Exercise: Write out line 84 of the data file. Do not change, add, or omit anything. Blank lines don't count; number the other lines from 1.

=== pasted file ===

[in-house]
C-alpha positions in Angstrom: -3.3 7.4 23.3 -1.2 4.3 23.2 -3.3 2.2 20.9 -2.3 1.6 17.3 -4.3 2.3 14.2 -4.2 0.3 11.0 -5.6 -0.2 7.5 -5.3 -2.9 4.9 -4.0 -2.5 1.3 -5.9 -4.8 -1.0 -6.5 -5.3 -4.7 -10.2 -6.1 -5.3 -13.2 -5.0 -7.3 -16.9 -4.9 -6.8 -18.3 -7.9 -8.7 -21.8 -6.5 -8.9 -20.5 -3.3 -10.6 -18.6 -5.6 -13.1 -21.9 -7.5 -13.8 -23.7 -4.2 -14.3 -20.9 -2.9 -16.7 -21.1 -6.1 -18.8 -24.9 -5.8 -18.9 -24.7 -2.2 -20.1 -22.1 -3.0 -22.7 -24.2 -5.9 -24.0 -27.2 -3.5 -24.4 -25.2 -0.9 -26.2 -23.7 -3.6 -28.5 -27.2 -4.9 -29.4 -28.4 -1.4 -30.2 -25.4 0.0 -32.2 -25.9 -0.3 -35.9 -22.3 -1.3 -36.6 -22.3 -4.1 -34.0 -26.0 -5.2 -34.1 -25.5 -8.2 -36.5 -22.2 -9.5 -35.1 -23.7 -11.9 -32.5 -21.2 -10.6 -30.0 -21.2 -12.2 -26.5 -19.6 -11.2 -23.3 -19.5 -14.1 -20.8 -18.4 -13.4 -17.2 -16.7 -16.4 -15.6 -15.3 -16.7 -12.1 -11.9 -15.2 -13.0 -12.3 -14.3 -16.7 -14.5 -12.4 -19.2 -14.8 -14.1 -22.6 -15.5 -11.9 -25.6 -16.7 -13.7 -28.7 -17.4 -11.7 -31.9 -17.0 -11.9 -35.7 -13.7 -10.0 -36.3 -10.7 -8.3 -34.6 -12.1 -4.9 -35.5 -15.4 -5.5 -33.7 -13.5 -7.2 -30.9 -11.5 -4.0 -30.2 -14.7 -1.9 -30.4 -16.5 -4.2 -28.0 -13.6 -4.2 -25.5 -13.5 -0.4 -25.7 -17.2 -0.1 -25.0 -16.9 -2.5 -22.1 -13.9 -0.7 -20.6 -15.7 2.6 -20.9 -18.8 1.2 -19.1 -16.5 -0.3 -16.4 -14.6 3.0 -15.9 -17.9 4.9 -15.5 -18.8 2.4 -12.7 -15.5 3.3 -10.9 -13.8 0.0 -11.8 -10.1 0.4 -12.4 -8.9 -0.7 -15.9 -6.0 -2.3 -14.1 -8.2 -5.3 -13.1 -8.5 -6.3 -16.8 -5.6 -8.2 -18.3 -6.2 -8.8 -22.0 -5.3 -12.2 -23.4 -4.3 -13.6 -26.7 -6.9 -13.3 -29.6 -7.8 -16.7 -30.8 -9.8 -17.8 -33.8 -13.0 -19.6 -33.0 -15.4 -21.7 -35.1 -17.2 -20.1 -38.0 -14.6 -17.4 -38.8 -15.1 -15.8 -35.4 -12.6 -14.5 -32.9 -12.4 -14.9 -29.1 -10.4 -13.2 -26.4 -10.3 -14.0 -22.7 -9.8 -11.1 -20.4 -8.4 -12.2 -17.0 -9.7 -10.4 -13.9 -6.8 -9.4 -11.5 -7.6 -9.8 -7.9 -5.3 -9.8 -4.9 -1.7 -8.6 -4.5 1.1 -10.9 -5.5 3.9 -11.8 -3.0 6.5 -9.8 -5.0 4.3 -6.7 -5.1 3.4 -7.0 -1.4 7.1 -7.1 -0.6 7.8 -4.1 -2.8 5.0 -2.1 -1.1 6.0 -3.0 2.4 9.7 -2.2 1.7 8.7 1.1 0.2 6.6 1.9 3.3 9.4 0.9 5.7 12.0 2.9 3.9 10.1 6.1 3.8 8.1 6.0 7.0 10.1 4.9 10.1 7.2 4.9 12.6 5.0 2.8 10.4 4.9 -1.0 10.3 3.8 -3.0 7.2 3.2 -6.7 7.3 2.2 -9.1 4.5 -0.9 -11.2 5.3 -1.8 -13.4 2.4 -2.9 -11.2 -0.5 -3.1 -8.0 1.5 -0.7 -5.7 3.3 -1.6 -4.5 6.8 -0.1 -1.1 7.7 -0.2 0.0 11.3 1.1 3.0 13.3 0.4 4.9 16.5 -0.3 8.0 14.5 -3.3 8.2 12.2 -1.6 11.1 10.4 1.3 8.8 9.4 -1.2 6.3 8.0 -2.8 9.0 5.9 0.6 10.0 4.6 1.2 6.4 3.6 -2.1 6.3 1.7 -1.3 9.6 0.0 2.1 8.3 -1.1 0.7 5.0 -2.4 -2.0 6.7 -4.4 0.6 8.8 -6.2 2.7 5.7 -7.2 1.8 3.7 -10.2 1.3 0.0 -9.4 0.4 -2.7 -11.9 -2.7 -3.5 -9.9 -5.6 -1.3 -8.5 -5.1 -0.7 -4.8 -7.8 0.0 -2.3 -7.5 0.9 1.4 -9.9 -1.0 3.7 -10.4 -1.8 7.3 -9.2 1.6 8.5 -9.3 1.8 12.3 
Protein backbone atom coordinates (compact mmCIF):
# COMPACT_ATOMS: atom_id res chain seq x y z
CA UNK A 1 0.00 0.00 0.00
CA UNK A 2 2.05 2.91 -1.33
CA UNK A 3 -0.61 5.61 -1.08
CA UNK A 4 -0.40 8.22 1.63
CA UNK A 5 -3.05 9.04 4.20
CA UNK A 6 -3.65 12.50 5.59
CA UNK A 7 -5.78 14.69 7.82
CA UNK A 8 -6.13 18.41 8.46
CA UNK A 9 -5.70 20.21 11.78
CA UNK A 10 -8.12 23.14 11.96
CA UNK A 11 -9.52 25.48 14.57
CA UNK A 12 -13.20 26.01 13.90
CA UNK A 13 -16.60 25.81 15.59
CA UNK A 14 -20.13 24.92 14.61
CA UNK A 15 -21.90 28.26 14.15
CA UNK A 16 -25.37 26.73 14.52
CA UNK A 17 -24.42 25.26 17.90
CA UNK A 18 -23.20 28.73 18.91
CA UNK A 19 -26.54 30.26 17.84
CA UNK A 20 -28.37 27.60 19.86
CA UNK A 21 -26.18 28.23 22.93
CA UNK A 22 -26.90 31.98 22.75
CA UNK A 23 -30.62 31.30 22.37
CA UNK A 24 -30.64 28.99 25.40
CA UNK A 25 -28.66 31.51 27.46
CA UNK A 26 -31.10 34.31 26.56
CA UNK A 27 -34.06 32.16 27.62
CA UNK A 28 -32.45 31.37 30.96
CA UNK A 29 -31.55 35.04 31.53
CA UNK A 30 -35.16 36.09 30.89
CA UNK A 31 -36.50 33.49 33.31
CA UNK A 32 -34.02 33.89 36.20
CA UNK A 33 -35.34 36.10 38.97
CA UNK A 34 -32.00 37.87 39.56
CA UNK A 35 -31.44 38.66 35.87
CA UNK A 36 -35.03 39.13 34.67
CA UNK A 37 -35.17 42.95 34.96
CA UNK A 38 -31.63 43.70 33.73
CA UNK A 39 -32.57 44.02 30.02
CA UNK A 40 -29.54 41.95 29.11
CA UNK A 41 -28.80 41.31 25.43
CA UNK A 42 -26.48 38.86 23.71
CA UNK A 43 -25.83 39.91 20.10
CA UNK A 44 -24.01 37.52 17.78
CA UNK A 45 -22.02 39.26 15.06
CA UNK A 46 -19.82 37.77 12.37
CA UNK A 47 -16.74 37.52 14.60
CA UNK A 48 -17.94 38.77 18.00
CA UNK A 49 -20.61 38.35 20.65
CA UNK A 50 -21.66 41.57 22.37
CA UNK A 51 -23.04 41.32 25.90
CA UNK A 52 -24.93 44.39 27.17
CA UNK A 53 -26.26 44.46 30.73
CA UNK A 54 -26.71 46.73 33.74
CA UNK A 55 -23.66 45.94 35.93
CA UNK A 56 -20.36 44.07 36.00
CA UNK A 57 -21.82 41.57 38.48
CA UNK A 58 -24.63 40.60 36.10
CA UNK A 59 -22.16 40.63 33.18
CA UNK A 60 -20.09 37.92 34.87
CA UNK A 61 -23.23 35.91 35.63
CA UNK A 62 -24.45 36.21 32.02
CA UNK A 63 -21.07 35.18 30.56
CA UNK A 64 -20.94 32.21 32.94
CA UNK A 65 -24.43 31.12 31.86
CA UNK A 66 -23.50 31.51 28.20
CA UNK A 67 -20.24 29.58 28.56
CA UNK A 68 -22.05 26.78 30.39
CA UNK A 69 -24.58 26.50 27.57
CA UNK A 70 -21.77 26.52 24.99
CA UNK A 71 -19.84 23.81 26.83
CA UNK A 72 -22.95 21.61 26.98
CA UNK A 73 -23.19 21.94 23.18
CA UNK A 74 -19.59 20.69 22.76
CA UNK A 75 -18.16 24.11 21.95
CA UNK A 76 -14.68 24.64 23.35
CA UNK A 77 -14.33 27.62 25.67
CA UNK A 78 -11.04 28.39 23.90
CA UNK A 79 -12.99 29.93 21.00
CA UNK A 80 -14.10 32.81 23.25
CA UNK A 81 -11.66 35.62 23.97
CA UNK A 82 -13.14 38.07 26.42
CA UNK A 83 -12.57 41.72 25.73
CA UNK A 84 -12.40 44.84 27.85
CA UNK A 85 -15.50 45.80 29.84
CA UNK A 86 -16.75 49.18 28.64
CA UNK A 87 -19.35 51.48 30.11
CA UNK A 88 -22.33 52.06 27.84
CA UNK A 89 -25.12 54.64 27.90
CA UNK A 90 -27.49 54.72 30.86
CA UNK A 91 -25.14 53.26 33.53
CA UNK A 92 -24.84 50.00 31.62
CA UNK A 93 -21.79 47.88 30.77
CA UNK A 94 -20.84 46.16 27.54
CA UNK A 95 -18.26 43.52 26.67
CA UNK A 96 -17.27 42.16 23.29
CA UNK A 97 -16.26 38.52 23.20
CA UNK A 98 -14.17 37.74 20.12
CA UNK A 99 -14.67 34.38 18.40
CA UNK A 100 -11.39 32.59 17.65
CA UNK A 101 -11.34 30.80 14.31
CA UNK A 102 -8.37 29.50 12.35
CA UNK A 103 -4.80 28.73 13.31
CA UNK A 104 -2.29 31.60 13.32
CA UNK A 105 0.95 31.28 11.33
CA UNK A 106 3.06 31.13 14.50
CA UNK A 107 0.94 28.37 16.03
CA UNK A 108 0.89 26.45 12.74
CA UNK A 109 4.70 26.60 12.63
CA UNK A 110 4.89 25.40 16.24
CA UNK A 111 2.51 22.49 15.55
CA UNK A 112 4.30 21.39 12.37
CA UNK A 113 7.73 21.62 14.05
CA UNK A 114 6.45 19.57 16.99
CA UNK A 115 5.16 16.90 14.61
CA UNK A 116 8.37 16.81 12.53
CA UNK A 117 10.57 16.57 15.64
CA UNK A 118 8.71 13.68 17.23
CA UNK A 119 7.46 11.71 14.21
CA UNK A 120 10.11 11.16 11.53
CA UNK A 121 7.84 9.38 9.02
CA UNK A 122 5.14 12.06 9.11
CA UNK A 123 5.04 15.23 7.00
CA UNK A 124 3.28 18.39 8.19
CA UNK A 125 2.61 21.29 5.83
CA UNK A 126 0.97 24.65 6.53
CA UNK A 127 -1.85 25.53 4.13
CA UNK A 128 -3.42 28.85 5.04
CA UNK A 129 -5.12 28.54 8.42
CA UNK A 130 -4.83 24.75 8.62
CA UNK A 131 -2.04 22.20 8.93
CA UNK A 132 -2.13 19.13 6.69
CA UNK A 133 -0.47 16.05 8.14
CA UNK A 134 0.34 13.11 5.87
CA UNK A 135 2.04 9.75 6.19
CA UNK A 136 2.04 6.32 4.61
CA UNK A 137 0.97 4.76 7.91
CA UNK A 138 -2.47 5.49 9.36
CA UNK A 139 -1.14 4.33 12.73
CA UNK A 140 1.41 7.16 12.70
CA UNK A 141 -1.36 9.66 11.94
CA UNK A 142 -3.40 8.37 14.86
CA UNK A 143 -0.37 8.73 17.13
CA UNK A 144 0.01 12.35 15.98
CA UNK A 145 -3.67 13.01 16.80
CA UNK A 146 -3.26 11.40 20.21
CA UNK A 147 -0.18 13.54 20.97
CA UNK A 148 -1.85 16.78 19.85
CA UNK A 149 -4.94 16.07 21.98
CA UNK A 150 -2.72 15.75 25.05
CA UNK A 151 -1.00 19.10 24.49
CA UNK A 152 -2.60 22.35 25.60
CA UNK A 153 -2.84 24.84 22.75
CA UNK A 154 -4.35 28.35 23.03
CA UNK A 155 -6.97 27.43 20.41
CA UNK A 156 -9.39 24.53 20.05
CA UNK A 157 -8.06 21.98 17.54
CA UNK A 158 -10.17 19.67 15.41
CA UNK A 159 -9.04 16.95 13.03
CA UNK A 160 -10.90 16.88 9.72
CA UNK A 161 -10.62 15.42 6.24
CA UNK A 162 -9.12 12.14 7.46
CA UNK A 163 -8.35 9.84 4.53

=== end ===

CA UNK A 80 -14.10 32.81 23.25